Spotted Rainbowfish - Glossolepis maculosus
The Spotted Rainbowfish was scientifically described by Allen in 1981. Its scientific name is Glossolepis maculosus. The species was found in 1979 by Crockford, who encountered it in the Omsis River.
The Spotted Rainbowfish can reach a length of roughly 6 cm (2.3 inches). The main body colour is greenish or bronze, but a part of the sides are bright yellow. The body is normally adorned with up to eight big black dots along the sides.
Geographical distribution, habitat and conservation
The Spotted Rainbowfish lives in streams and swampy environments in the northern parts of Papua New Guinea. It has been encountered in the river systems of Markham and Ramu, including the Omsis River which is a tributary to Markham. Within the Ramu river system, Spotted Rainbowfish has been found in both swamps and creeks. The Spotted Rainbowfish lives at elevations of 150-800 meters (33-2625 feet). It inhabits clear slow-flowing creeks and swampy environments with plenty of aquatic plants.
The Spotted Rainbowfish is listed as “Lower Risk: least concern” in the IUCN Red List of Threatened Species.
Keeping Spotted Rainbowfish in aquariums
The Spotted Rainbowfish is not tricky to keep, and since it is also very beautiful it has turned into an appreciated aquarium fish even outside Australia. A small 30 litre (8 gallons) aquarium is big enough to house a group consisting of five specimens. The Spotted Rainbow is also kept in community aquariums, but should never be combined with aggressive species.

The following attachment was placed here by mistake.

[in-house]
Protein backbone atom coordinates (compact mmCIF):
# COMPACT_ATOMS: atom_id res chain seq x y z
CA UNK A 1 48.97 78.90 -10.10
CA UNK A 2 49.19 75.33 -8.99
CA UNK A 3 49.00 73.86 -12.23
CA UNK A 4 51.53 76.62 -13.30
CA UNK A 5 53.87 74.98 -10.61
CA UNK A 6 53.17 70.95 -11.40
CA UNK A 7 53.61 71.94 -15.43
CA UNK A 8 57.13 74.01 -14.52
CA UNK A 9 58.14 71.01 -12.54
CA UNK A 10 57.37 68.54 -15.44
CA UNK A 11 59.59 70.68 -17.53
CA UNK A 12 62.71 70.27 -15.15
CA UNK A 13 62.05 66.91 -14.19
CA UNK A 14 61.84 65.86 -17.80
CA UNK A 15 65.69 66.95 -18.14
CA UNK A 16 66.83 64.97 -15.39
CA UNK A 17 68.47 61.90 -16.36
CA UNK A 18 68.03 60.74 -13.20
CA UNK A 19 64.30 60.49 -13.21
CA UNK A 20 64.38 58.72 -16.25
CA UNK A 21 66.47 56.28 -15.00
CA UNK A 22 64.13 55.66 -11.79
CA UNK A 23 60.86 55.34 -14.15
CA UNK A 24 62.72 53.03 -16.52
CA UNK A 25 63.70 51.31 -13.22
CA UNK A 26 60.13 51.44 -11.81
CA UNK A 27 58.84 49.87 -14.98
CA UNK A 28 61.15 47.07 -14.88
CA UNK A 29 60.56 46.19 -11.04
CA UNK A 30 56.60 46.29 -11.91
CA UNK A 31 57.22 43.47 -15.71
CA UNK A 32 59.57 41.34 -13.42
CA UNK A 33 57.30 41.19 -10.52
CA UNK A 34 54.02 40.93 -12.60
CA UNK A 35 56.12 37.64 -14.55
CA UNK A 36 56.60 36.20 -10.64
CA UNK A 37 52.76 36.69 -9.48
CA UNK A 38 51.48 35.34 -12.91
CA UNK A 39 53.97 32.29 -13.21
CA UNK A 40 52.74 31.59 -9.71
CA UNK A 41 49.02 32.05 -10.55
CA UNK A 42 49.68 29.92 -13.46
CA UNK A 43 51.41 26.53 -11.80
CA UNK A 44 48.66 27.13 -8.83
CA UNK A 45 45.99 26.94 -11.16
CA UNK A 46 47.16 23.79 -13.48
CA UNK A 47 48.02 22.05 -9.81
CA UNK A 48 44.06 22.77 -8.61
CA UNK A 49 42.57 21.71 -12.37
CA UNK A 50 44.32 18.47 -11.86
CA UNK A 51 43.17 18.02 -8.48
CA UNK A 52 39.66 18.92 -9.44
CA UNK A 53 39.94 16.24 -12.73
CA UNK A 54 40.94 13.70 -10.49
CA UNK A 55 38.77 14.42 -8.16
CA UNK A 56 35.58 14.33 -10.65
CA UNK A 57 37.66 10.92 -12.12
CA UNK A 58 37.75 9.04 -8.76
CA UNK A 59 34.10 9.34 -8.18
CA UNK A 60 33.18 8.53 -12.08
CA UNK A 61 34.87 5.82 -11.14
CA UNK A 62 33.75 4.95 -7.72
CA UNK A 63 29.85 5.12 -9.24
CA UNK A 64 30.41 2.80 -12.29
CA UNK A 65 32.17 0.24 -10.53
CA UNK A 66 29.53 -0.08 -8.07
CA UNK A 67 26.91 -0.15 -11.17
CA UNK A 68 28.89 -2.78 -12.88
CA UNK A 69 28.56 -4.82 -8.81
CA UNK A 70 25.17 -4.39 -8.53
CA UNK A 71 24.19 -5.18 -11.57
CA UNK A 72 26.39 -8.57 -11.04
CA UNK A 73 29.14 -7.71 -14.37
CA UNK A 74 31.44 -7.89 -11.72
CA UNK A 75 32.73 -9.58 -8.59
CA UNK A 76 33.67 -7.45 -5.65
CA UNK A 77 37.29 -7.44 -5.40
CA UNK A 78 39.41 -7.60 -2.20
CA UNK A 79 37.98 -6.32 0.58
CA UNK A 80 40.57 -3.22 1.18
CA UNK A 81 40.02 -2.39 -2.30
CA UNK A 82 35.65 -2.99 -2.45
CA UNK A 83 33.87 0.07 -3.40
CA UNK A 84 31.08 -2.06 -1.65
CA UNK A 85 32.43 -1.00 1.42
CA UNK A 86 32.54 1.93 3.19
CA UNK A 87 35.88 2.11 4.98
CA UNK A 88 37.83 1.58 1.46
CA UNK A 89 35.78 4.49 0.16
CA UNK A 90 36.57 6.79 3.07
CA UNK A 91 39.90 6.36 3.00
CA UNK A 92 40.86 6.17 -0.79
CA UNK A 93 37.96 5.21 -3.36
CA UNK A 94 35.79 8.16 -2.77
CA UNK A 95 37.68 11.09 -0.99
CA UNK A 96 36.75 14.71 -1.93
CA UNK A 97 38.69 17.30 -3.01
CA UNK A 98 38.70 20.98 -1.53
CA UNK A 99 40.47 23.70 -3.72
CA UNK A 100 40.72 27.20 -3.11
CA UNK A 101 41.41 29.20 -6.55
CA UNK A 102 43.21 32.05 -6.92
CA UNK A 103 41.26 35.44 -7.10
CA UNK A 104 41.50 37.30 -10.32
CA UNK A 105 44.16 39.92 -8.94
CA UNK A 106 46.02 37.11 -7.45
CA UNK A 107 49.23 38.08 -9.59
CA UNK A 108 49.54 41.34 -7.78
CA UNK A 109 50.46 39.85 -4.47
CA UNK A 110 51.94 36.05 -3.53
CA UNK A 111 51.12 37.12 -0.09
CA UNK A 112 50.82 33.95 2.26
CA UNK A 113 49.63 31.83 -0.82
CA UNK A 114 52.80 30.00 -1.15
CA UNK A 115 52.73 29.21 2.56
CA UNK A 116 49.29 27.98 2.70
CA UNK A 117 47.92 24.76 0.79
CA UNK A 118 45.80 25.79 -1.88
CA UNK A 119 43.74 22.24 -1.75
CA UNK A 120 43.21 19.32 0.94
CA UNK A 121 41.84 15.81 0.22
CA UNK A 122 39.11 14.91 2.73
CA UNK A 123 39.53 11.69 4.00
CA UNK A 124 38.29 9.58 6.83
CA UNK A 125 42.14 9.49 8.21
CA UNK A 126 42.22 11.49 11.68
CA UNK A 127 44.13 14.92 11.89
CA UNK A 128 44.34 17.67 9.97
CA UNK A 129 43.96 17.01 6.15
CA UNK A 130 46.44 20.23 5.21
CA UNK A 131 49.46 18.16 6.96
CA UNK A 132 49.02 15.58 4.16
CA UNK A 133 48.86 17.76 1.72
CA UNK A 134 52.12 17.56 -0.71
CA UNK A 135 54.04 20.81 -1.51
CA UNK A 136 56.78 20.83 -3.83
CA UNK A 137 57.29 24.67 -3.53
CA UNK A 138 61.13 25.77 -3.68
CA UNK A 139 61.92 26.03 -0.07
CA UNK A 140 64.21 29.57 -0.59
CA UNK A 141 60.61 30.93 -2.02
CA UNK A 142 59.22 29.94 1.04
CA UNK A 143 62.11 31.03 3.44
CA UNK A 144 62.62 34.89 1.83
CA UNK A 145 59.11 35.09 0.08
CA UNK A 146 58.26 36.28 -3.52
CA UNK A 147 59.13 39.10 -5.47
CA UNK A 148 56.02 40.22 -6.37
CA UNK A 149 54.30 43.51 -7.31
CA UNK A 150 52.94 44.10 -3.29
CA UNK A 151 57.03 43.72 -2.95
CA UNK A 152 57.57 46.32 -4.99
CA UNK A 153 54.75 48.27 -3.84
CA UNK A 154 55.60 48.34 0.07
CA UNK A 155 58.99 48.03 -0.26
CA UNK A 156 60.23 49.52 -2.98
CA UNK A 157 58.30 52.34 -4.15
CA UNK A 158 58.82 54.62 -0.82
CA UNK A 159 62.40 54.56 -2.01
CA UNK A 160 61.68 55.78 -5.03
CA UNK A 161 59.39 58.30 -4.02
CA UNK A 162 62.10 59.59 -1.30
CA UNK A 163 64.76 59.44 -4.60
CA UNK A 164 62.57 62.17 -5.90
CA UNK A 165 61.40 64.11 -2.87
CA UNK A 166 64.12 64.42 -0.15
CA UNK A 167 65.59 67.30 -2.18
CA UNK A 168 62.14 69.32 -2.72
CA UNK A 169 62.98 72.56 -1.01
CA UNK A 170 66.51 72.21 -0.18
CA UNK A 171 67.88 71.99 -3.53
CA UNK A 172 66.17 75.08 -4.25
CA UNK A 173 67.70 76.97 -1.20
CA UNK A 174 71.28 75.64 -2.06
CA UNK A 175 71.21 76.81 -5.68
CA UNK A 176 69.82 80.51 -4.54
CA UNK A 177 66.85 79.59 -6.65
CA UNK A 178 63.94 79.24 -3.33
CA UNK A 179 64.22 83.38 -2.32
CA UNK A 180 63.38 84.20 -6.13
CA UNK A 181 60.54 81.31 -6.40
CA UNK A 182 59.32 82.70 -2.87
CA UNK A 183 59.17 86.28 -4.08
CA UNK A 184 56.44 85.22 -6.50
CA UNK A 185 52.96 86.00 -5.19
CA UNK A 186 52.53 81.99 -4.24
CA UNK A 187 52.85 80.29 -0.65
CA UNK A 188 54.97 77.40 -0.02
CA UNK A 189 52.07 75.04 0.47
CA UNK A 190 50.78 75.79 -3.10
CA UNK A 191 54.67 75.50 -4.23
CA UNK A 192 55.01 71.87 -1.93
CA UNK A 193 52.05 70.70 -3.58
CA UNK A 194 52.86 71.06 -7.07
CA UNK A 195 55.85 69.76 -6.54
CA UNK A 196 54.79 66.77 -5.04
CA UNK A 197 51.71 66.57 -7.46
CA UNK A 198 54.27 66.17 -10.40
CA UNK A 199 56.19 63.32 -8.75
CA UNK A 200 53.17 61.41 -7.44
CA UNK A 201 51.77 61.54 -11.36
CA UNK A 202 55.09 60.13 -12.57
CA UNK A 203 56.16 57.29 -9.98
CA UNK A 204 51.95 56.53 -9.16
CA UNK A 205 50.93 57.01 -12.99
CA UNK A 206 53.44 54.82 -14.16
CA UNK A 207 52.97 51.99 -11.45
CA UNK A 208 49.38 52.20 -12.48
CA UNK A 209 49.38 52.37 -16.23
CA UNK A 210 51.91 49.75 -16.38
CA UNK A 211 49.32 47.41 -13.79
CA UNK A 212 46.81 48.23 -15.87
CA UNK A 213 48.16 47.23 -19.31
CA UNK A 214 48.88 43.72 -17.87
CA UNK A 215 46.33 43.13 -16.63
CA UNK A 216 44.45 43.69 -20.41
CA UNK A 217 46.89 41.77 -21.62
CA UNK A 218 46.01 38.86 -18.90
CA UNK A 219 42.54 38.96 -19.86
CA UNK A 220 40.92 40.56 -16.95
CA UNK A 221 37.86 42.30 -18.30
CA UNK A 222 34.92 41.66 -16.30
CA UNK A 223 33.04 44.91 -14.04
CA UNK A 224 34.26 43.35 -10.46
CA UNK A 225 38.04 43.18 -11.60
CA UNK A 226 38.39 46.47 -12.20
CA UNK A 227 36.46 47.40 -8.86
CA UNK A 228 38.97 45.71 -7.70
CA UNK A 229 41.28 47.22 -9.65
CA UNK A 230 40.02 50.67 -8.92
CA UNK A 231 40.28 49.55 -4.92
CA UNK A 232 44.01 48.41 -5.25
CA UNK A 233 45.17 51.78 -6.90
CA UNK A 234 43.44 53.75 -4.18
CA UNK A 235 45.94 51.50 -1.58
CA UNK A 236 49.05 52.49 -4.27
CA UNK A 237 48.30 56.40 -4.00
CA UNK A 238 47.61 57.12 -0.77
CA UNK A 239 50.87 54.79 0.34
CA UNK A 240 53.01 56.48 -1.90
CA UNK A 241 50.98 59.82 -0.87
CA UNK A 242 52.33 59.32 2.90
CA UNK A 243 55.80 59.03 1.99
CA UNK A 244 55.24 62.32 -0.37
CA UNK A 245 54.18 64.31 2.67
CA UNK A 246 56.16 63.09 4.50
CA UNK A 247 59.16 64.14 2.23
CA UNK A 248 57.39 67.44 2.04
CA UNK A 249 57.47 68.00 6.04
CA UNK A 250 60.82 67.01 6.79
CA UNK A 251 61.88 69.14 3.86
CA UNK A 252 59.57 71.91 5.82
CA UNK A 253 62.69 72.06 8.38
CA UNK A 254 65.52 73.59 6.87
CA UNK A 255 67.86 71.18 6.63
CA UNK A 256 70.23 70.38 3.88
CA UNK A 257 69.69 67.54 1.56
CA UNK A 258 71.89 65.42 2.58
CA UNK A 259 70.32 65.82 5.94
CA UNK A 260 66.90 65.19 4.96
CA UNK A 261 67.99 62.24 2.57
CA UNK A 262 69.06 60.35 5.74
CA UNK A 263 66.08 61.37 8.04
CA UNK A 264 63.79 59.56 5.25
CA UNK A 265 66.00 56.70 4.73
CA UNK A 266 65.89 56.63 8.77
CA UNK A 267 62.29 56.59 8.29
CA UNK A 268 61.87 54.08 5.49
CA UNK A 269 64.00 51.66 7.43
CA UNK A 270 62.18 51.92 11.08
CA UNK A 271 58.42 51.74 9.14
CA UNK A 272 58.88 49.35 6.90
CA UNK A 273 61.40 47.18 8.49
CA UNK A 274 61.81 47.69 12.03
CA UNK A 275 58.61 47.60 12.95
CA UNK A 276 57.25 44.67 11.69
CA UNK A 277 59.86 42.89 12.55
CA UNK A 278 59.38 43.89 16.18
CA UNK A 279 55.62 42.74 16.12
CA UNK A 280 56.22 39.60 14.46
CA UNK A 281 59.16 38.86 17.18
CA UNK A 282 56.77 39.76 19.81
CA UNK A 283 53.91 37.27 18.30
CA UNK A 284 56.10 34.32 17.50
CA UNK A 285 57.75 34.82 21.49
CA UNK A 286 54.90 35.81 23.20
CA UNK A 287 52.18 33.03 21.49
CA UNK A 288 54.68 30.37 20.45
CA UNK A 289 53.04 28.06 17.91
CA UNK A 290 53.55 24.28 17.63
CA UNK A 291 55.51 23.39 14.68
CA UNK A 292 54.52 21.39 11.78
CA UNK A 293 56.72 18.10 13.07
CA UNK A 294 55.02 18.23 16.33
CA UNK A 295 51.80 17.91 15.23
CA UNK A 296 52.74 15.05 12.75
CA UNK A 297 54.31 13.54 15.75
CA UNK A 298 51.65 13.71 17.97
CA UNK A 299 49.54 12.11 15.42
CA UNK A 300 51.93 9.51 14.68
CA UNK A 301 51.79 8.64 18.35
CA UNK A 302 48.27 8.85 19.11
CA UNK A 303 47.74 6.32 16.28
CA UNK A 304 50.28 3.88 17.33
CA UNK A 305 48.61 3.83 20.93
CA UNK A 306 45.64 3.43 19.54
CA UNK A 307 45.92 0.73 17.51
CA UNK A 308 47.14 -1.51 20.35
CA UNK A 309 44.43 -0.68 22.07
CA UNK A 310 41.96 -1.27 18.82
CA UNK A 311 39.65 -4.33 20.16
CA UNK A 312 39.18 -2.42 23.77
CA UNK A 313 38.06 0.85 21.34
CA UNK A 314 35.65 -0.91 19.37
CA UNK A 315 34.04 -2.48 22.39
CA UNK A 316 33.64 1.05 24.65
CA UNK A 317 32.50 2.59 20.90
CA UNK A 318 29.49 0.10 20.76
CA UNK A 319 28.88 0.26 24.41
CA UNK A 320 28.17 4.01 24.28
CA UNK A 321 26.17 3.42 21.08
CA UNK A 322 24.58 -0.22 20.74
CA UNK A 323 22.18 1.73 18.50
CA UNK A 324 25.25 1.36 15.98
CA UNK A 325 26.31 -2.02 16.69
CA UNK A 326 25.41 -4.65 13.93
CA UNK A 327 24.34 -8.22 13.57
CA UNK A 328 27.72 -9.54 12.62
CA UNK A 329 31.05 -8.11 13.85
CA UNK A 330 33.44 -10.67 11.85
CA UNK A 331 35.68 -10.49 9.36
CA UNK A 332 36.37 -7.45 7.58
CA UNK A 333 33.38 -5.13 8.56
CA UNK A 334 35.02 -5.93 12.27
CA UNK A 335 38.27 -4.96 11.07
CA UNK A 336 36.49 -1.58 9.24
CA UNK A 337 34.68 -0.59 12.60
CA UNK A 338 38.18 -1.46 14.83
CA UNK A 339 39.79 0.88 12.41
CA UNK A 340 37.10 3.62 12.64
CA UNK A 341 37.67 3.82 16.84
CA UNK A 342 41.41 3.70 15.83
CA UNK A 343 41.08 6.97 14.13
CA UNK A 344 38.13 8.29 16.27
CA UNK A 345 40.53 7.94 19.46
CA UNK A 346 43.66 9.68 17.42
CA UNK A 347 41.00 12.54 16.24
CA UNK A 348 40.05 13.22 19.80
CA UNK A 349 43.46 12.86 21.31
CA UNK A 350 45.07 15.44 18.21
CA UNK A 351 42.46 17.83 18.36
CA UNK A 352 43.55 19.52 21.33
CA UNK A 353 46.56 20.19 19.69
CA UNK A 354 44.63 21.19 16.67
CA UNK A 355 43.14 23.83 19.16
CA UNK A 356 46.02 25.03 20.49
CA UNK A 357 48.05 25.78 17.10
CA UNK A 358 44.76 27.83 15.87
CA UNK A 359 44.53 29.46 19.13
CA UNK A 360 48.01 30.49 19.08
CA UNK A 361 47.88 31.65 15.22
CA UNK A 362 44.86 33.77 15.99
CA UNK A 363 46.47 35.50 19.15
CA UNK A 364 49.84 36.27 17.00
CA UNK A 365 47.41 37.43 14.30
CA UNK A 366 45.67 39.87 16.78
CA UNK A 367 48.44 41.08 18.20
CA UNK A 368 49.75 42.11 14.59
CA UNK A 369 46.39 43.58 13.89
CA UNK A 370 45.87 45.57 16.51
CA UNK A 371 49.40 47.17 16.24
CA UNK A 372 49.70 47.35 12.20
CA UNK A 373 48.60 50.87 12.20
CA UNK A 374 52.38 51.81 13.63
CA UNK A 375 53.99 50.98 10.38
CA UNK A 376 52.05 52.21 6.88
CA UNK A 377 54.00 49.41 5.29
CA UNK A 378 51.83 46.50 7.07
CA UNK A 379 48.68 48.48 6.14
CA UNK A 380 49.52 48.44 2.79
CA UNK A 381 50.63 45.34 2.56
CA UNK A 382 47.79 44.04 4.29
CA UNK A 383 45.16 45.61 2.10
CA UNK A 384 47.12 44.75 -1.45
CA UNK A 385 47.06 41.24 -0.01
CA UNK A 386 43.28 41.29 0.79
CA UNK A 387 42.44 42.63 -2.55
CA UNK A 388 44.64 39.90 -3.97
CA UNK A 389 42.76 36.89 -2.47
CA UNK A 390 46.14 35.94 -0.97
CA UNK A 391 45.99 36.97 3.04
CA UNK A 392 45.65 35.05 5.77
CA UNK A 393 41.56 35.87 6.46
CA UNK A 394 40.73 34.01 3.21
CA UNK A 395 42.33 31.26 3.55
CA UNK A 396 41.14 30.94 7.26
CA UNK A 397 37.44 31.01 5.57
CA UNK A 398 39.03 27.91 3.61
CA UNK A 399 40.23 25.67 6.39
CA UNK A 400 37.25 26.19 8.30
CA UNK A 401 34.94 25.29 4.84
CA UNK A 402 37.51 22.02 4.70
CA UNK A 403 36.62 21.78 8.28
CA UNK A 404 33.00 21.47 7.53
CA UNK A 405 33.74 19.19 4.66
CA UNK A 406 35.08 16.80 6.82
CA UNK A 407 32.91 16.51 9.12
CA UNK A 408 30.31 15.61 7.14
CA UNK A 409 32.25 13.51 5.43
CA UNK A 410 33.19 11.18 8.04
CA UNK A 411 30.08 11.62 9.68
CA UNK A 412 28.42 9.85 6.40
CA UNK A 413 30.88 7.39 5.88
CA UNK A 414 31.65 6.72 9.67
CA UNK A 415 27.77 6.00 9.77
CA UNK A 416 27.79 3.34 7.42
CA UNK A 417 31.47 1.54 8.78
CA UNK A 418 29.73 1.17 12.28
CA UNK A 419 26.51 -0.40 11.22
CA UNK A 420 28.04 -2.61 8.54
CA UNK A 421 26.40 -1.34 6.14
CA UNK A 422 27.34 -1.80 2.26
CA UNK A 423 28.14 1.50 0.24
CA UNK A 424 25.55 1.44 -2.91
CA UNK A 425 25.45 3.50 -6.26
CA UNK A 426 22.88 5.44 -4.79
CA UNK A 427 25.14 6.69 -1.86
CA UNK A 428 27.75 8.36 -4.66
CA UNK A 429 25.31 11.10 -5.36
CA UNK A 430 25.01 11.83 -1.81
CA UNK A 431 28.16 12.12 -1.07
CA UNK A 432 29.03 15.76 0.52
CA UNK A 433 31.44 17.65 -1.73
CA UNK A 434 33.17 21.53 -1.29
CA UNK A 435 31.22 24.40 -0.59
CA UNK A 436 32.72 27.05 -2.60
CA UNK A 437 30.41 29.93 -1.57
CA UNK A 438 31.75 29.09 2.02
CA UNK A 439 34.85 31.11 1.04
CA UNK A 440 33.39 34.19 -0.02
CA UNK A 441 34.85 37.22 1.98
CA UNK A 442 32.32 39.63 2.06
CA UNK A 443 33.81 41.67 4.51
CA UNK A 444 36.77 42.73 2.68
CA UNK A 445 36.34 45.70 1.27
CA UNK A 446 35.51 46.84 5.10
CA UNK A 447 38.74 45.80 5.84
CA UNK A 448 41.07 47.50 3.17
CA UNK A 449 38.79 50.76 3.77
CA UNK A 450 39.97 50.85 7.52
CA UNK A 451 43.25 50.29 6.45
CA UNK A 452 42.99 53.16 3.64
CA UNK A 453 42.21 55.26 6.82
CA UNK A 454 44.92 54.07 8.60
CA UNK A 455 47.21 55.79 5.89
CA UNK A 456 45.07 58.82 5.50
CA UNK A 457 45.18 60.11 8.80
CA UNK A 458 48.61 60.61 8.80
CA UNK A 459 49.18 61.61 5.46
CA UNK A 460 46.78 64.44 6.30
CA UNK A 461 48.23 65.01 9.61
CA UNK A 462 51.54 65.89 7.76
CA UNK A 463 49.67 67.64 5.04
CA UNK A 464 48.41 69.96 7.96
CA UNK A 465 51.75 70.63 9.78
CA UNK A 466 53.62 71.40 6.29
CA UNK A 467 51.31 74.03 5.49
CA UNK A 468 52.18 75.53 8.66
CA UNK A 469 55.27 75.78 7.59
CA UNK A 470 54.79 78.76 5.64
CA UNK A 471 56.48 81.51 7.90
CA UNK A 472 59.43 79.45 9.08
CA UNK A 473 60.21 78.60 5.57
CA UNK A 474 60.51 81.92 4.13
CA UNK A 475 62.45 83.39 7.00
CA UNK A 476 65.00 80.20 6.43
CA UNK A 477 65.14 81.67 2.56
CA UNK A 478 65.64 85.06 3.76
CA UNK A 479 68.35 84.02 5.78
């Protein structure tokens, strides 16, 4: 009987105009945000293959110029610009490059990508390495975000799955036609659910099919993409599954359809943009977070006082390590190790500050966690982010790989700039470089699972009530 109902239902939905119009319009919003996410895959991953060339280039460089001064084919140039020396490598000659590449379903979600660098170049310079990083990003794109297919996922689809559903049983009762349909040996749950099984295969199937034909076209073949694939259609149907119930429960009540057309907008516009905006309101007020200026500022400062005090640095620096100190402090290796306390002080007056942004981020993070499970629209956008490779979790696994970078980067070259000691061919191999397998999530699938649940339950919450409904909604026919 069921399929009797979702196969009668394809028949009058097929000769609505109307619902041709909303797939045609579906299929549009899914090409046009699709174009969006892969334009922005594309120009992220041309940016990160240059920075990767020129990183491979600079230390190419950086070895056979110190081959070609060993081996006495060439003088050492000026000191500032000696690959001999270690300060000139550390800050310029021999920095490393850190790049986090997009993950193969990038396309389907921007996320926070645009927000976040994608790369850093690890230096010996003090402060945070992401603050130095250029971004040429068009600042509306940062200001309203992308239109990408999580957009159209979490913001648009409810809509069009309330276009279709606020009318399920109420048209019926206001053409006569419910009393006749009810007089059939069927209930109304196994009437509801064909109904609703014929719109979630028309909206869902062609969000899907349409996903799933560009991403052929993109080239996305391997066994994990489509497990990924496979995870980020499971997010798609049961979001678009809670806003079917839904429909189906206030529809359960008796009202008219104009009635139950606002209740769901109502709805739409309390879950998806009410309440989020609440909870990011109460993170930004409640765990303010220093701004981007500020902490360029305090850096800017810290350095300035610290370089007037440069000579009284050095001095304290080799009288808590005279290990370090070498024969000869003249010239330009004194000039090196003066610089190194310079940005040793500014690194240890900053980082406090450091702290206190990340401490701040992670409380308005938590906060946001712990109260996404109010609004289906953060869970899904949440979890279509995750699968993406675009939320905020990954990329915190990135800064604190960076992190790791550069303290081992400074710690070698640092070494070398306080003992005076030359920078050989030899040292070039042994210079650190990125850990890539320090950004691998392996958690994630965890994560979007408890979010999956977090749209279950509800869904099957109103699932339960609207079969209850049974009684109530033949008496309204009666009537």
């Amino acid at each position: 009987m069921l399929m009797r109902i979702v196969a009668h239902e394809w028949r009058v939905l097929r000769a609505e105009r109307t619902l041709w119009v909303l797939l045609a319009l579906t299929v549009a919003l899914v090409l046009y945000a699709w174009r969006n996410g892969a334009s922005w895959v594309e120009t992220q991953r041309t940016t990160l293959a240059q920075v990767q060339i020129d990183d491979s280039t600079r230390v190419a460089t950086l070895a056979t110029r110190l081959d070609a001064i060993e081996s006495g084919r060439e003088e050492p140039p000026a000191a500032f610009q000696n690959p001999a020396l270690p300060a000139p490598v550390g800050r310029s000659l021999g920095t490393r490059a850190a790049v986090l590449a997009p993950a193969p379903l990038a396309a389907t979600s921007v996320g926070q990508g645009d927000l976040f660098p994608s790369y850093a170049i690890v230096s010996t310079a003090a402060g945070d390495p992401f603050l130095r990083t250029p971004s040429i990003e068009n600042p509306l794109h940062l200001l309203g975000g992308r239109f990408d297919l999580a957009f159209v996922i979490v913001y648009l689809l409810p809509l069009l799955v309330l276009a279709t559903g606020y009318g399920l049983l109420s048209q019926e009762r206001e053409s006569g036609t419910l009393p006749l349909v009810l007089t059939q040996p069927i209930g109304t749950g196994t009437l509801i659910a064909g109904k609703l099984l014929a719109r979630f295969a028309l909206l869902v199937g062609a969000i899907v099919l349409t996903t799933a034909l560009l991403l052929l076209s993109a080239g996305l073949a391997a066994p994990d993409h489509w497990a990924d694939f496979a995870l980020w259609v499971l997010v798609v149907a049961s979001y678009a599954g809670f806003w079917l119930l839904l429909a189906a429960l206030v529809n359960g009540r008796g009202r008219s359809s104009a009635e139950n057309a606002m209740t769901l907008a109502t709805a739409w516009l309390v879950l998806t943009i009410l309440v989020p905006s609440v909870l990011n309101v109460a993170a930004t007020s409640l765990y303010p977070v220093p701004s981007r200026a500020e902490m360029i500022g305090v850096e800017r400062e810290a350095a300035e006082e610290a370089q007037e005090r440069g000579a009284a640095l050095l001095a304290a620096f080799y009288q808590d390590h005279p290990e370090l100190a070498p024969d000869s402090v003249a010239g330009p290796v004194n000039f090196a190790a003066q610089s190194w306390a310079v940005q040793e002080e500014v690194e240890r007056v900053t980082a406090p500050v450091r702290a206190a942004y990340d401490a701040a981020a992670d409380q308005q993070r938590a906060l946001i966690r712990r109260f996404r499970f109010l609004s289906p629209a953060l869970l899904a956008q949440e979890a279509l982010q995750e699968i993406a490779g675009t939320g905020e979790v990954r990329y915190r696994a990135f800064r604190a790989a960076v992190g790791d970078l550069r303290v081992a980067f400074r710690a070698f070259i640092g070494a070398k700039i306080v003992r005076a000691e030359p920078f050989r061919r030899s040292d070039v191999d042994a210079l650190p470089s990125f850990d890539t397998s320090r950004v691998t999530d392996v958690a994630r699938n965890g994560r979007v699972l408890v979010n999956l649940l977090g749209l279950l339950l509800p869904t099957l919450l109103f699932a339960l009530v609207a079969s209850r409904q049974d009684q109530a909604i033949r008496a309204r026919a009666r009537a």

Try to resemble the natural habitat of the Spotted Rainbowfish in the aquarium and include areas of densely grown aquatic plants. Keep the temperature in the 23-28 degrees C (73-82 degrees F) range. The water should be alkaline, from pH 7.5 to 7.8. Strong currents are not recommended, since the Spotted Rainbowfish is used to slow-flowing waters in the wild.
It is important to provide your Spotted Rainbowfish with a varied and nutritious diet in the aquarium. You can for instance combine dry prepared foods with frequent servings of live food such as brine shrimp.
Breeding Spotted Rainbowfish
The Spotted Rainbowfish has been successfully bred in both groups and pairs. This species reaches sexual maturity when it is roughly 3-4 cm (1- 1.5 inches) long and this length can be attained at an age of 6 months if the fish is kept in favourable conditions and provided with a nutritious diet.
When breeding this fish in groups, always keep at least 2-3 females for each male since the males can harass the females quite violently during courtship. When breeding in pairs, make sure that the female has a lot of hiding spots in the aquarium where she can relax.
If you want to coax your Spotted Rainbowfish into breeding, serve them plenty of live meaty food and provide them with a suitable spawning medium, e.g. densely grown java moss or spawning mops.
In order to avoid predation, it is safest to move the spawning medium with the eggs to a separate container after spawning. If you keep the water temperature in the upper part of the recommended range, you can expect the eggs to hatch after roughly 9 days. You can feed your fry infusoria and finely ground flake food until they are big enough to devour newly hatched brine shrimp and nibble on whole flakes.
Other New Guinea Rainbowfishes
Tami River Rainbowfish
Lake Wanam Rainbowfish
Goldie River Rainbowfish
Lake Tebera Rainbowfish
Irian Jaya Rainbowfish
Lake Kutubu Rainbowfish
Lake Kurumoi Rainbowfish
Pima River Rainbowfish
Dwarf Neon Rainbowfish
Fly River Rainbowfish
Red Striped Rainbowfish
Van Heurn’s Rainbowfish
Central American Cichlids
Frogs and Turtles
Lake Victoria Cichlids
Marine Aquarium Fish
Responsible Fish Keeping
South American Cichlids
Tropical Fish Food